Wow! Another year has passed. And so it’s time for another round of encoding tool updates. In this roundup, I’ll compare the output quality, speed, and codec-related feature set of the most prominent crop of sub-$1,000 encoders and provide the results in report-card form. For the most part, the best in each category rated an A, the worst a C, and the rest B’s. Though this will vary by the encoding tool and category, a C grade should be a concern if you’re currently using or plan to use the encoding tool. Where a feature is significantly limited in a particular encoder, I’ve noted it in the tables with asterisks and explained the issue in the text.
Briefly, for quality tests, I produced SD (640×480 at 30 fps at 468Kbps video/32Kbps audio) and HD (1280×720 at 29.97 fps at 800Kbps video/128Kbps audio) files using H.264, VP6, and VC-1 codecs; I compared output quality with other encoding tools using the same operating system. I produced all comparative quality tests from prescaled, predeinterlaced files to isolate the encoding quality rather than the scaling and deinterlacing quality of the respective tools. To test scaling and deinterlacing quality, I used a 1-minute DV file containing multiple scenes with sharp edges, diagonal lines, and other jaggy magnets; I then compared the output of the respective tools.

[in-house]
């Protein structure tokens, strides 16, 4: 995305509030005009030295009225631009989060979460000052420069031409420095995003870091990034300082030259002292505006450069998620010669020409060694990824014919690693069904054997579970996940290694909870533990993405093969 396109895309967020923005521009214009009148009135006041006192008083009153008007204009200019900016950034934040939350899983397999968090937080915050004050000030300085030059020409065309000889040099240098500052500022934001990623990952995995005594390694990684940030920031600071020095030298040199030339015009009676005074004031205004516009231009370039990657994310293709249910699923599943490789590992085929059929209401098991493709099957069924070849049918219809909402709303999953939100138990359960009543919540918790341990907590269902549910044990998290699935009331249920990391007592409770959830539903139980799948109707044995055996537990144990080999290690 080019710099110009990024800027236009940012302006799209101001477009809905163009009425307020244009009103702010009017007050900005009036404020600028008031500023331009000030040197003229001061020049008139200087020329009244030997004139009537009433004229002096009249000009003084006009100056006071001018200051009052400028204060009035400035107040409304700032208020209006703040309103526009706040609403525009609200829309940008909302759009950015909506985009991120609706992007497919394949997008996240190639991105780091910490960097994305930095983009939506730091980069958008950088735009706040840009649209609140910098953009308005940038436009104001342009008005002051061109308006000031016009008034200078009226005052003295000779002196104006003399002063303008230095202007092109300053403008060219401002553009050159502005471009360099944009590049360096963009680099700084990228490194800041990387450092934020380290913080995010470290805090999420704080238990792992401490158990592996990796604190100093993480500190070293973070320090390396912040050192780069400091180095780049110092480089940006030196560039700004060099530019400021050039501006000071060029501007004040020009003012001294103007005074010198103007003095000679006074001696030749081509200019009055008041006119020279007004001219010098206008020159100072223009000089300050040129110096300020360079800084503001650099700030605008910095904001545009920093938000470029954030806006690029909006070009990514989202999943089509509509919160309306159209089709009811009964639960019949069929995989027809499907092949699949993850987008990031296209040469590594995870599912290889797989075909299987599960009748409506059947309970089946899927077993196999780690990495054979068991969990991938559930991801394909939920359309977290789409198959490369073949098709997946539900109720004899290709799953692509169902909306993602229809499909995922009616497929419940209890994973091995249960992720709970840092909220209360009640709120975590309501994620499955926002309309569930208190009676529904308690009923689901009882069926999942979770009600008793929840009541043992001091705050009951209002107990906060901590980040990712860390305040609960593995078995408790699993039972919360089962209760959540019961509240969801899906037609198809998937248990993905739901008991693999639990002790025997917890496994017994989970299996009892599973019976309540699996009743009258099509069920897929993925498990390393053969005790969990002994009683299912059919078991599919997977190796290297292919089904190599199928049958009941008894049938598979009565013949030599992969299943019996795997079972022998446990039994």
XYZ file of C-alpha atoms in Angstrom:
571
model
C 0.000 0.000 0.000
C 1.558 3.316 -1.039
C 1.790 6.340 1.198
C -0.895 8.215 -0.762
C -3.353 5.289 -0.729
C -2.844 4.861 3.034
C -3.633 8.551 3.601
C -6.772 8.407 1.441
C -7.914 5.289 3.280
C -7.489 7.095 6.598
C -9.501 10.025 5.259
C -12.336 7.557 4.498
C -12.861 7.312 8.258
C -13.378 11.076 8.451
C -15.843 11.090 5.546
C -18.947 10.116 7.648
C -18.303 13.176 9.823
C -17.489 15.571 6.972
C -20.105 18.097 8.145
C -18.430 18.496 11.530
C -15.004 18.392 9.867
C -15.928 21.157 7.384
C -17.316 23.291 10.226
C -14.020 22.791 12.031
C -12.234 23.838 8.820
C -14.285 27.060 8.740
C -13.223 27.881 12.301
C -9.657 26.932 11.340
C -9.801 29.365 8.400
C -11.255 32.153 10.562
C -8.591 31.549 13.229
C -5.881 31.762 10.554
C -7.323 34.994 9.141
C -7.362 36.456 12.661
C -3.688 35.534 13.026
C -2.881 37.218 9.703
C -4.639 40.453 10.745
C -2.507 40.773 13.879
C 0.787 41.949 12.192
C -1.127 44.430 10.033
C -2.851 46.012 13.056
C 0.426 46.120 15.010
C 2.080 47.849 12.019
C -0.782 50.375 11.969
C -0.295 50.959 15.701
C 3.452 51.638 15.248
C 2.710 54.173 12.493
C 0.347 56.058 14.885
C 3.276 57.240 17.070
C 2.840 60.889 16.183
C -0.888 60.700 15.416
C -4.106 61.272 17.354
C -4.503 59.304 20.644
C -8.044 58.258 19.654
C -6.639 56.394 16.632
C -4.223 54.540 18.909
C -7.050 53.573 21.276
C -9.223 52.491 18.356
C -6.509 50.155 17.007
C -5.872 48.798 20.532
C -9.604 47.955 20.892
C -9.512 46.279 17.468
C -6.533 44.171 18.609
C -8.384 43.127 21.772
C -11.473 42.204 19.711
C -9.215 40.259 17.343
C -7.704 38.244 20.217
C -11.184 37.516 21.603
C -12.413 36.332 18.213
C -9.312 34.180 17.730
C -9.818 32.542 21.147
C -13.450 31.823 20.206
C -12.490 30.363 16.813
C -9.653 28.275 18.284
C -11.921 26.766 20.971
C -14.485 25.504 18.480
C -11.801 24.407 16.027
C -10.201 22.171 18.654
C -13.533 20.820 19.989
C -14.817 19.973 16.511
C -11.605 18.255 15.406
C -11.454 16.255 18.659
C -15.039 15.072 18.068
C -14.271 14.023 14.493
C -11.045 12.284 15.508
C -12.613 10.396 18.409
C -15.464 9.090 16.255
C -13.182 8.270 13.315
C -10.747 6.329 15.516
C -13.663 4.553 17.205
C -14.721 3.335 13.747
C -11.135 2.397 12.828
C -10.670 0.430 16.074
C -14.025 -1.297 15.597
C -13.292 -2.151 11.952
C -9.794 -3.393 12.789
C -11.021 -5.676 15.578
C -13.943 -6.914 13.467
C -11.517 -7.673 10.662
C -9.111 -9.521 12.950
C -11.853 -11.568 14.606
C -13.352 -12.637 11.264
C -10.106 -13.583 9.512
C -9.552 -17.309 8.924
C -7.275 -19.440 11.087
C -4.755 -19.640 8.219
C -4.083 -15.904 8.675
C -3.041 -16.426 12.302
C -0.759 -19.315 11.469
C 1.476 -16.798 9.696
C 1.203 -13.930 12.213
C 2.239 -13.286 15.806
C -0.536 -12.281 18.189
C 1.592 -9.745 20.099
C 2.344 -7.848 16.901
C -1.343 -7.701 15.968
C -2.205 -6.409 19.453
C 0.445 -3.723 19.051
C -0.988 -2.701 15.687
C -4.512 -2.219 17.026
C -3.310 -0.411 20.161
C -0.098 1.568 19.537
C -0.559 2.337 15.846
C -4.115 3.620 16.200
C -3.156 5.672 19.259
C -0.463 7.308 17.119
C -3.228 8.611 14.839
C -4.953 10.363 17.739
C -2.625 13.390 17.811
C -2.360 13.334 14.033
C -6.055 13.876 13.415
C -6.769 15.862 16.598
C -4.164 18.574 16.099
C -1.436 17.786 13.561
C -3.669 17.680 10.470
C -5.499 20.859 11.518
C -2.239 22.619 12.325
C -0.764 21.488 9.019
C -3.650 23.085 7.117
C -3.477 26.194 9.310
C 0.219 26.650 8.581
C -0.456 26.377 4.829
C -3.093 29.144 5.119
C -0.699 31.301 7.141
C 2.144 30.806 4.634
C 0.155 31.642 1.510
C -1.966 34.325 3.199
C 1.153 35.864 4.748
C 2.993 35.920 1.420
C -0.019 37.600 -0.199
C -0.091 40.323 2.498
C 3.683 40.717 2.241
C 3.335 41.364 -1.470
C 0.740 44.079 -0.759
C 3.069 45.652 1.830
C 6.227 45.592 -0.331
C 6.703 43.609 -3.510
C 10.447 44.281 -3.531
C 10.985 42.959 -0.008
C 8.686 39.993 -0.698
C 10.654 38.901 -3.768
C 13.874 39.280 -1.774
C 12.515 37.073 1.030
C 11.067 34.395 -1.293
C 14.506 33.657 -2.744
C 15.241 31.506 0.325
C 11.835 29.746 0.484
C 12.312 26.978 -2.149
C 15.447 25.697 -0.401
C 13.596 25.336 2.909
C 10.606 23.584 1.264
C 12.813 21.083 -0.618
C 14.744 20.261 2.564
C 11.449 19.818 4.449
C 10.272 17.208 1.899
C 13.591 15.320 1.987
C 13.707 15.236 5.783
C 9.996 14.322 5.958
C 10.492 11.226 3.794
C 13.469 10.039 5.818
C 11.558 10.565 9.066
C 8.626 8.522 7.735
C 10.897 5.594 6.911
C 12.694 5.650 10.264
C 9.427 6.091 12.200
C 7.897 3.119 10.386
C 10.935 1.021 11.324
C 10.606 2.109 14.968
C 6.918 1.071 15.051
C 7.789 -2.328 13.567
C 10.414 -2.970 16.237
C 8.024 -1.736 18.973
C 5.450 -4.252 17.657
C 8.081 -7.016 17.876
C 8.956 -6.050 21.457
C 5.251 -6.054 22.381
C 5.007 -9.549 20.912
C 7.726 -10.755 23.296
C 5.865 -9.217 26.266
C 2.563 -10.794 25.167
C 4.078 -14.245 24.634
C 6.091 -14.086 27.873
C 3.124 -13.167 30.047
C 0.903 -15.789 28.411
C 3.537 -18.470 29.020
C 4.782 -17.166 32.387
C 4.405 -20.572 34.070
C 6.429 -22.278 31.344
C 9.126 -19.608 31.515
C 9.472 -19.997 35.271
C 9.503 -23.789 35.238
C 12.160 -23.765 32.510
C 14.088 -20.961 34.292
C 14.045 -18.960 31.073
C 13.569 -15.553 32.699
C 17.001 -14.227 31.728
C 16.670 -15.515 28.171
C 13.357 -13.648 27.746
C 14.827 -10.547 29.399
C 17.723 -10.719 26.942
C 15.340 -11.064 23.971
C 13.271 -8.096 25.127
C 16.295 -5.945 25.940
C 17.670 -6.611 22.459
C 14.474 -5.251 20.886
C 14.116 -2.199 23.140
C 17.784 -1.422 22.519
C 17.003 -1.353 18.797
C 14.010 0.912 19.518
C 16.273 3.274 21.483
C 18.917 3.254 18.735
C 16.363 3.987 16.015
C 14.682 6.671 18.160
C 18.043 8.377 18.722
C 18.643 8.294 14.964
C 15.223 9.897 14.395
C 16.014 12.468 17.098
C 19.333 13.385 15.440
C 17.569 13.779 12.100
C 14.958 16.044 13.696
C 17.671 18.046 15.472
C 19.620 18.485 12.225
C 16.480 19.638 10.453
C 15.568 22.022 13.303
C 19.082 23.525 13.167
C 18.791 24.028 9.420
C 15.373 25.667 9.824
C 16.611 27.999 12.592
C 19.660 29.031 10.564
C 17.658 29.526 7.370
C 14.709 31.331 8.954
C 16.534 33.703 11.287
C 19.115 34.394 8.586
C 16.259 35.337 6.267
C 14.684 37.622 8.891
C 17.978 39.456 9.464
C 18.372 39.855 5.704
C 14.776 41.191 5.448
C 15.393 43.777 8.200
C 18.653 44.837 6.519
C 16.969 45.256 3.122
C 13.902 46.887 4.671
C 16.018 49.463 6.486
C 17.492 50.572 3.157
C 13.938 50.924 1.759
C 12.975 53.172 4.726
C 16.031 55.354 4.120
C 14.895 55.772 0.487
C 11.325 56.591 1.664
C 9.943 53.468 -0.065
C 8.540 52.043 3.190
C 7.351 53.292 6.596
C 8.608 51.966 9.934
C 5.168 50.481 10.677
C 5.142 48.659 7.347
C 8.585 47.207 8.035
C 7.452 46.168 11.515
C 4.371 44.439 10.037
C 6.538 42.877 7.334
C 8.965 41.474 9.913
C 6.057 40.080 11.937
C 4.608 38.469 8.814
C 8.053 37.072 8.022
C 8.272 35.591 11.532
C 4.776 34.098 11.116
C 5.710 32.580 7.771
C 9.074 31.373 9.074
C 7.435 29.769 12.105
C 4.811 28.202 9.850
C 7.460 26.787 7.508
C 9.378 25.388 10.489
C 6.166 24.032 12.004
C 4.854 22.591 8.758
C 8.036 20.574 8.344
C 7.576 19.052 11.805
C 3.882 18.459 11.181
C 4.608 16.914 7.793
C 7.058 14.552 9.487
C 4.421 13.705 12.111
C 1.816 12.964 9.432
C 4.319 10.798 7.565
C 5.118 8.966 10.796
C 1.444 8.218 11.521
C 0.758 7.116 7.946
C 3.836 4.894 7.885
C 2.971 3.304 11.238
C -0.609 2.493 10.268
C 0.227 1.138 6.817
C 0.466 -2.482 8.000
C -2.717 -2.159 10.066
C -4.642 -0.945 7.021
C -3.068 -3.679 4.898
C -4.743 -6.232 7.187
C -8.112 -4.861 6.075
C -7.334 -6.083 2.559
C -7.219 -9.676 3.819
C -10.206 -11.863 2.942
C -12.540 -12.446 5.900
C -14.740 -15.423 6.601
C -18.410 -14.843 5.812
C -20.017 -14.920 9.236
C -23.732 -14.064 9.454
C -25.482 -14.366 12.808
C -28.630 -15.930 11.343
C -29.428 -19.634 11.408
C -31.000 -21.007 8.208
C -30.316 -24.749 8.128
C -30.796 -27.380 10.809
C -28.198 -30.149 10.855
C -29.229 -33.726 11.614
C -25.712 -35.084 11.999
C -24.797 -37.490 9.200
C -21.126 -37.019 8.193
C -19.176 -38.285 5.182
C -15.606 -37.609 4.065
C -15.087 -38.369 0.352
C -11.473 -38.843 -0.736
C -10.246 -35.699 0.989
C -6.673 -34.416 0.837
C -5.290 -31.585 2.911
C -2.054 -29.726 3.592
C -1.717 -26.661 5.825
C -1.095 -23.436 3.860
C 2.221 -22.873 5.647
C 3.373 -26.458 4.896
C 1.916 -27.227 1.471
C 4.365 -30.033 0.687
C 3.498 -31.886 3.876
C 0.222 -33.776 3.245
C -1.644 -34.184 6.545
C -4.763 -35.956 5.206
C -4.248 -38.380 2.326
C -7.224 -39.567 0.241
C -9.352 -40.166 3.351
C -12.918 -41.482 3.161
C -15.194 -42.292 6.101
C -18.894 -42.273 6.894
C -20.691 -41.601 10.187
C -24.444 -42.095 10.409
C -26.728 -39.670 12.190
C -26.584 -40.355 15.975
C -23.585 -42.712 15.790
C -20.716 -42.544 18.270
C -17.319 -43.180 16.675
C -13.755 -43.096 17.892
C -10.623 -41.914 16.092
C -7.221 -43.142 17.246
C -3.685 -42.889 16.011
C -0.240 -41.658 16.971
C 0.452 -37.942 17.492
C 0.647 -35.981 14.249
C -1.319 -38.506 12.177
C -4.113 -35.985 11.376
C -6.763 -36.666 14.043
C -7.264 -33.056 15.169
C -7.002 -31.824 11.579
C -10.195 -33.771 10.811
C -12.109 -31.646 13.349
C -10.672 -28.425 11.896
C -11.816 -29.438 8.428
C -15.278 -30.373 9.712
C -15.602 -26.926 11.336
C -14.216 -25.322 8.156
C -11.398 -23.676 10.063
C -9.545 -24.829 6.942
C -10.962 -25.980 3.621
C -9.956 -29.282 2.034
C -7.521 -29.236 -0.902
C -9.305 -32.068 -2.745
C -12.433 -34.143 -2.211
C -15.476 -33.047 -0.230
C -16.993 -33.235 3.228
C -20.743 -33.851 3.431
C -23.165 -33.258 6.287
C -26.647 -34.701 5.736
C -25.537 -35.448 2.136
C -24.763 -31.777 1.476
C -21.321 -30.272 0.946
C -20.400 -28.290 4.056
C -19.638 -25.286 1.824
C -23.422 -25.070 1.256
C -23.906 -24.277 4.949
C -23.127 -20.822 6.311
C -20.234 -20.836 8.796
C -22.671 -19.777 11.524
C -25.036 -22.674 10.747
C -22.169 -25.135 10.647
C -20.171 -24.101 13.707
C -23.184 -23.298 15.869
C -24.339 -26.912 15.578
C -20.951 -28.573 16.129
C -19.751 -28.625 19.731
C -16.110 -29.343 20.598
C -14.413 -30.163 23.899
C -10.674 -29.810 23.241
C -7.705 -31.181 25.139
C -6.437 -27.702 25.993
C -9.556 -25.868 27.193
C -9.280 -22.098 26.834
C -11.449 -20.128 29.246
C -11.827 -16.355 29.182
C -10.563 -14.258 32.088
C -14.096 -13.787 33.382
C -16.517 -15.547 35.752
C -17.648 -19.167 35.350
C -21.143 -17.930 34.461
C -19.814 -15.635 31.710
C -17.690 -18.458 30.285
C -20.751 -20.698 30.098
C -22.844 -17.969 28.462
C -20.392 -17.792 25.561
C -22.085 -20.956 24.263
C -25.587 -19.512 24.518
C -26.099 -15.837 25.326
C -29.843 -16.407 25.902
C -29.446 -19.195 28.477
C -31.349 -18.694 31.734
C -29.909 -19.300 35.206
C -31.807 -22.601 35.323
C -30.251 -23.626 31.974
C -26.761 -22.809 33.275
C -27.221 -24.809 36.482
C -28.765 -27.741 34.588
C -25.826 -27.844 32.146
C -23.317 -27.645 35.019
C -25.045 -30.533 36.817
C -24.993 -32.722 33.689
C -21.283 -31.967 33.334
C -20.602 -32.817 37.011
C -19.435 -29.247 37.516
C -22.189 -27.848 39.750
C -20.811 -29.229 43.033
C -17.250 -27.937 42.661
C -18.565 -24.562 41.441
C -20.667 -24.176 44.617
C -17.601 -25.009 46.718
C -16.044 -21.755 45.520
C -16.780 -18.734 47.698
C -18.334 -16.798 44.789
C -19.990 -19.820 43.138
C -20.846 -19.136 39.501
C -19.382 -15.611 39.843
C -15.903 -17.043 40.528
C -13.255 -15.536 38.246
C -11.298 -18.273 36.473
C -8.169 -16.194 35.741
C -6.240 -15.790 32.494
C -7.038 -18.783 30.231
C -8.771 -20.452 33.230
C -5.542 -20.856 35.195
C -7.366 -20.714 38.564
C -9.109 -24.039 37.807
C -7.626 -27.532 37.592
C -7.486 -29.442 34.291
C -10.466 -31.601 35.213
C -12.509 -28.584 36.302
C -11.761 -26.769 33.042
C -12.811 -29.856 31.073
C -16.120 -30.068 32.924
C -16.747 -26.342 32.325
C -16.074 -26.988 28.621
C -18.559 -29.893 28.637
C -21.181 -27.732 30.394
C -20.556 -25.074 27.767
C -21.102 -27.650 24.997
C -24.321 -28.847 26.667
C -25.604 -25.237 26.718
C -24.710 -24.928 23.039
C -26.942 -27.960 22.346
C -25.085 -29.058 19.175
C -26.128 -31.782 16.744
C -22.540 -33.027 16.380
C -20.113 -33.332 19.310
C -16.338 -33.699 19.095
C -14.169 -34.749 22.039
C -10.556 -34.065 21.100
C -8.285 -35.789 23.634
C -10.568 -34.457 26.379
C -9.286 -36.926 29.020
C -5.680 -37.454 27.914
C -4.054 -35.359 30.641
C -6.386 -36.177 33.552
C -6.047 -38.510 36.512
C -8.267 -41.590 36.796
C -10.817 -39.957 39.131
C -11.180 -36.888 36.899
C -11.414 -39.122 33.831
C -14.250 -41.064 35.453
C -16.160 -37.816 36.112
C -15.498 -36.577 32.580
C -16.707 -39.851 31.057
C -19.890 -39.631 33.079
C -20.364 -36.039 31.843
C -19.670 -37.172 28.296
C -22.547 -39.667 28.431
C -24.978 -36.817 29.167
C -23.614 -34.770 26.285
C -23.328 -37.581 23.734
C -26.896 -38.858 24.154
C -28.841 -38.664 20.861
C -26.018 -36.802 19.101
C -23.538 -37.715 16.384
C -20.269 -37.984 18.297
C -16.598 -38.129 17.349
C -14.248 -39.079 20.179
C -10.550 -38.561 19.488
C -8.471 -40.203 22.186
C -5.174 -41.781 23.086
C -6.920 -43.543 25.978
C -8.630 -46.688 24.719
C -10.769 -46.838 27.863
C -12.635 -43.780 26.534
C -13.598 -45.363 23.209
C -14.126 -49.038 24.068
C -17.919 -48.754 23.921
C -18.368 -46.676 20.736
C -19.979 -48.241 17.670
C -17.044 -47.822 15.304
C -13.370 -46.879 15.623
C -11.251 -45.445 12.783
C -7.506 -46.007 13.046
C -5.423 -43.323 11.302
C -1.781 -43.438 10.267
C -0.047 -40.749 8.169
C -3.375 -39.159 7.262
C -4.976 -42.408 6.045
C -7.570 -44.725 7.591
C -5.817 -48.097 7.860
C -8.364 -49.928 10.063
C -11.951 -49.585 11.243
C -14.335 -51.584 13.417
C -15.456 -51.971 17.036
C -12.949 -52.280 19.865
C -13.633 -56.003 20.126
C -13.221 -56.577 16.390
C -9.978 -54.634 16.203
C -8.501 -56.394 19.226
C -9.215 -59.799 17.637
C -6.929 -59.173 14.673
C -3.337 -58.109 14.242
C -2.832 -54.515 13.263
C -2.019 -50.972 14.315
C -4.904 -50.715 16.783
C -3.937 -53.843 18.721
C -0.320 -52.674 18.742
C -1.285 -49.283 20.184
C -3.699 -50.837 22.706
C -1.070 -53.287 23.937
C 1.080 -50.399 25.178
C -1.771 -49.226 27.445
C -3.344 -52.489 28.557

To test performance, I timed the encoding of a single 1-minute file and then timed how long it took to encode five 1-minute files, deploying all available techniques to speed encoding time, such as running multiple instances of On2 Flix Pro and Sorenson Squeeze on both the Mac and Windows platforms for the five-file encoding trials. For Windows, I tested using a 2.8-GHz Dual-Processor, Quad-Core HP xw6600 workstation running XP with 3MB of RAM. For the Mac encodes, I tested on a 3.2-GHz Dual-Processor, Quad-Core Mac Pro running Leopard with 8MB of RAM.
In terms of supported features, this varied by codec. For H.264, I looked at features such as access to the baseline, main, and high profiles; support for context-adaptive binary arithmetic coding (CABAC) entropy encoding; and the breadth of B-frame configuration options. For VP6, I looked at access to two-pass encoding and also the VP6-S and VP6-E options. For VC-1, I looked at access to the tweaking parameters enabled in WMV SDK 11 and support for Silverlight output.